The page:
The program targets young Israeli volunteers under 30, although Jewish volunteers from abroad and volunteers up to age 40 will be accepted. The participants will be divided into groups of about 20, who will live together and devote their time to helping poor communities – both Jewish and non-Jewish – by running educational activities and assisting in hospitals. In other words, national service… abroad.
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Before embarking on their three-month adventure, volunteers will undergo training. The first group of participants left recently for Gondar, in Ethiopia, a city that serves as a base for Ethiopian Jews who want to make aliya.
The first volunteer group has left for Gondar, Ethiopia (Photo: Nati Marcus)
Later this summer, another volunteer base will be opened, this one in India. And after the High Holidays, additional centers will be launched in Brazil and in France, followed by centers in Thailand and Ecuador. They will operate on a continual basis, with the volunteer groups changing every three months.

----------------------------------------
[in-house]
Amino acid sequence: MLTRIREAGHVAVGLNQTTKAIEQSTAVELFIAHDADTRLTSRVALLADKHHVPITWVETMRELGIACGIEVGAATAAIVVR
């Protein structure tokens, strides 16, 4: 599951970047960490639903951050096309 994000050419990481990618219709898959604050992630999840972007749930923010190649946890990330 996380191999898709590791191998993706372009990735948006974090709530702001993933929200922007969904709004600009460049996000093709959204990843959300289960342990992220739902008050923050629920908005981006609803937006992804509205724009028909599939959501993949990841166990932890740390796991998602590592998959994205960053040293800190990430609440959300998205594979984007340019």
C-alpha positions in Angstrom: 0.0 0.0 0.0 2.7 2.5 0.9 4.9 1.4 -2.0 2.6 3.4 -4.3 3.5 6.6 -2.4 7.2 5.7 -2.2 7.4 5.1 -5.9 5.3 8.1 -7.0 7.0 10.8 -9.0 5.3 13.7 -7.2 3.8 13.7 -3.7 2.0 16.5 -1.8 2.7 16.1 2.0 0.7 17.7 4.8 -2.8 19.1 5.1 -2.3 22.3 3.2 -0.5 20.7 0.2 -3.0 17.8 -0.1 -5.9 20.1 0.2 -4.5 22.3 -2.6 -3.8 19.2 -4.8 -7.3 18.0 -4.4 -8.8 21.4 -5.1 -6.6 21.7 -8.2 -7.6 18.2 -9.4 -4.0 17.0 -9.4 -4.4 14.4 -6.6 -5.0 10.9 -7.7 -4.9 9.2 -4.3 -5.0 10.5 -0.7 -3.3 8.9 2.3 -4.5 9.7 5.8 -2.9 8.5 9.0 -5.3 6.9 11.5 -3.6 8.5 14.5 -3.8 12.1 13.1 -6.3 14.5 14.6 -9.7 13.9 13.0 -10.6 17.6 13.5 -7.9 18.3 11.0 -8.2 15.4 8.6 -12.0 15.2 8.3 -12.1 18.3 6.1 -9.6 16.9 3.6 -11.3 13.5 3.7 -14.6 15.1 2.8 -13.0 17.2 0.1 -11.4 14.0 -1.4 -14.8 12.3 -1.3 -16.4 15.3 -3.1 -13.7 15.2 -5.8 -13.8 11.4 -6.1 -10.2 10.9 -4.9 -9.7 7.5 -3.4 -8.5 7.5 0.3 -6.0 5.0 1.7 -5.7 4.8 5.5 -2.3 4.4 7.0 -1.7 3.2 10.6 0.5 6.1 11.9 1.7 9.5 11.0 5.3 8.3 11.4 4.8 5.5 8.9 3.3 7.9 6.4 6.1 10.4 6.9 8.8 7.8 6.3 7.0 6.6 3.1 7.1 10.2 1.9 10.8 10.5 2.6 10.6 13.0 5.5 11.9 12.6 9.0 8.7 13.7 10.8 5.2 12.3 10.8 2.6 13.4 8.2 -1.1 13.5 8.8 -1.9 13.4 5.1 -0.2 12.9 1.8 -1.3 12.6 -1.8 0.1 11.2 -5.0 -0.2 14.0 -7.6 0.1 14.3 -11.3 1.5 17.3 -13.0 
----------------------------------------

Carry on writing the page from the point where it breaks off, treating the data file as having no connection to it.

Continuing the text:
Nir Lahav, director of the JA's Youth Activism Unit, said: "Each one of us has an obligation to help the weak, and the more we do good for others, the better it will be for us. The project's volunteer bases will serve as a platform for fostering leadership and social responsibility among young people from the Jewish world and from Israel, and creating strong ties between them."
Mashav, the Foreign Ministry's Center for International Cooperation, is also part of the initiative. Ilan Fluss, director of Mashav's Policy Planning and External Relations Department, said that the project is intended to help poor people and help connect Jewish youngsters to Judaism and Jewish values, their cultural heritage, and the State of Israel.